In MS, autoimmune attacks result in demyelination, or damage to the nerves’ protective myelin coating. That damage causes symptoms like neuropathy (numbness and tingling). Some researchers believe that autonomic abnormalities may occur when critical areas of the central nervous system (CNS) — the brain and spinal cord — become demyelinated.
When a person stands up, their blood vessels automatically constrict (tighten). This keeps blood pressure high enough to avoid dizziness, lightheadedness, or syncope (fainting). The vessels of someone with MS and orthostatic hypotension do not constrict properly. This may be due to MS lesions on CNS sites that control blood pressure.
Orthostatic hypotension may occur unrelated to MS, too. Age counts as one risk factor for this particular type of low blood pressure, which appears more commonly in adults 65 years old or more. Some medications — like diuretics, beta blockers, and certain antidepressants — also put a person at risk for orthostatic hypotension. In some people, dizziness upon standing occurs immediately after eating a large meal. That type of dizziness is known as postprandial hypotension.
In people who experience orthostatic hypotension but do not have MS, the condition may be linked to:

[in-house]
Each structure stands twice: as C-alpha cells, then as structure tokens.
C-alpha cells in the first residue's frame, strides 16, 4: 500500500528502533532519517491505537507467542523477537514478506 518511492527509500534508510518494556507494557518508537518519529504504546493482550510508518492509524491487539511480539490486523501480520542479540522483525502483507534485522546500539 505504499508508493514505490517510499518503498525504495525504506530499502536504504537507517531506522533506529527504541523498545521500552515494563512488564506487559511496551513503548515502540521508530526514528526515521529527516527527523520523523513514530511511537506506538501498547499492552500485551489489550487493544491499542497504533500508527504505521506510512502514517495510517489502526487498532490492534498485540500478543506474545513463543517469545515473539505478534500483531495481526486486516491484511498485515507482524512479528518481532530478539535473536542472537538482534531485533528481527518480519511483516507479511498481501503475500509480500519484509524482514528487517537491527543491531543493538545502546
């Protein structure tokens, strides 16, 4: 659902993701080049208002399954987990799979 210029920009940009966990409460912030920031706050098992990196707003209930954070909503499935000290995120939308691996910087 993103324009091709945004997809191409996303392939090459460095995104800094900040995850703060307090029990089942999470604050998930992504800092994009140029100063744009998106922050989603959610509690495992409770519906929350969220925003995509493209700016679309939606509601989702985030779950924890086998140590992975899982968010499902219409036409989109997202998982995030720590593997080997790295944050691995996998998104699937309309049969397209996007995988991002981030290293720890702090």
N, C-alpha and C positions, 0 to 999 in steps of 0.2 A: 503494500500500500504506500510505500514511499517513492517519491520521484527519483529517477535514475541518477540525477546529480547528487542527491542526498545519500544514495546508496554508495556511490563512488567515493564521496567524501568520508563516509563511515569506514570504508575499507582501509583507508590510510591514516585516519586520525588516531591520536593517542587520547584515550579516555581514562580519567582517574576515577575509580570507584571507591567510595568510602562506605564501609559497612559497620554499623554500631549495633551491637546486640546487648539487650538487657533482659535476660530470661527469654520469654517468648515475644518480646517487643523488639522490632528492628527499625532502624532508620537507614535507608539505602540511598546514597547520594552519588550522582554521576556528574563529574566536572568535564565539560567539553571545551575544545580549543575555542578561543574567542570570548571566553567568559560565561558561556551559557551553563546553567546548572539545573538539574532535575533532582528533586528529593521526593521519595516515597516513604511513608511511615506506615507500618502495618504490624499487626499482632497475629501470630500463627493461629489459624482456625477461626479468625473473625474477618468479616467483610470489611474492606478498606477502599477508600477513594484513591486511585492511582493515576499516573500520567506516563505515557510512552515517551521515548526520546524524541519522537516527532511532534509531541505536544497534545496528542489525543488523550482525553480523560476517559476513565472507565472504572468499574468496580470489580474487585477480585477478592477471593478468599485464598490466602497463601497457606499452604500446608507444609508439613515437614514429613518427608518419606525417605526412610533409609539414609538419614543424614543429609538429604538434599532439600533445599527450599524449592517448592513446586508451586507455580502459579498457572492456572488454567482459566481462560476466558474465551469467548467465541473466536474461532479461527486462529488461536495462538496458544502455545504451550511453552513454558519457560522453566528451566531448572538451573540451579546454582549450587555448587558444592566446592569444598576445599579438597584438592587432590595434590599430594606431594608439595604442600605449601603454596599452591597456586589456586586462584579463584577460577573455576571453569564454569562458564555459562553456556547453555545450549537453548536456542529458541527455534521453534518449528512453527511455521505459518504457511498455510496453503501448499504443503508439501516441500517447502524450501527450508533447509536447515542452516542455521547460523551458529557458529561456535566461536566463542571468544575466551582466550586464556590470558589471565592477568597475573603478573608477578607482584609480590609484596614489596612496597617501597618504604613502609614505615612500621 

Orthostatic hypotension can also be a sign that you’re badly dehydrated and your blood volume is low. Severe dehydration can occur after prolonged spells of sweating or vomiting.
If you experience orthostatic hypotension for long periods of time, or every time you stand up, you should talk to your neurology expert. They can determine whether this symptom is related to multiple sclerosis and work with you to find the best way of managing it.
There are a number of ways to manage orthostatic hypotension associated with MS. You may need to work with both a neurologist and a cardiologist to determine the best approaches or treatments for you.
Some people with MS may be advised to see if lifestyle changes help them manage their orthostatic hypotension. While these will not eliminate the cause of the condition, they may help reduce how often it occurs.
Health care providers may recommend:
All of these can help raise blood volume and ensure proper blood flow when you stand up.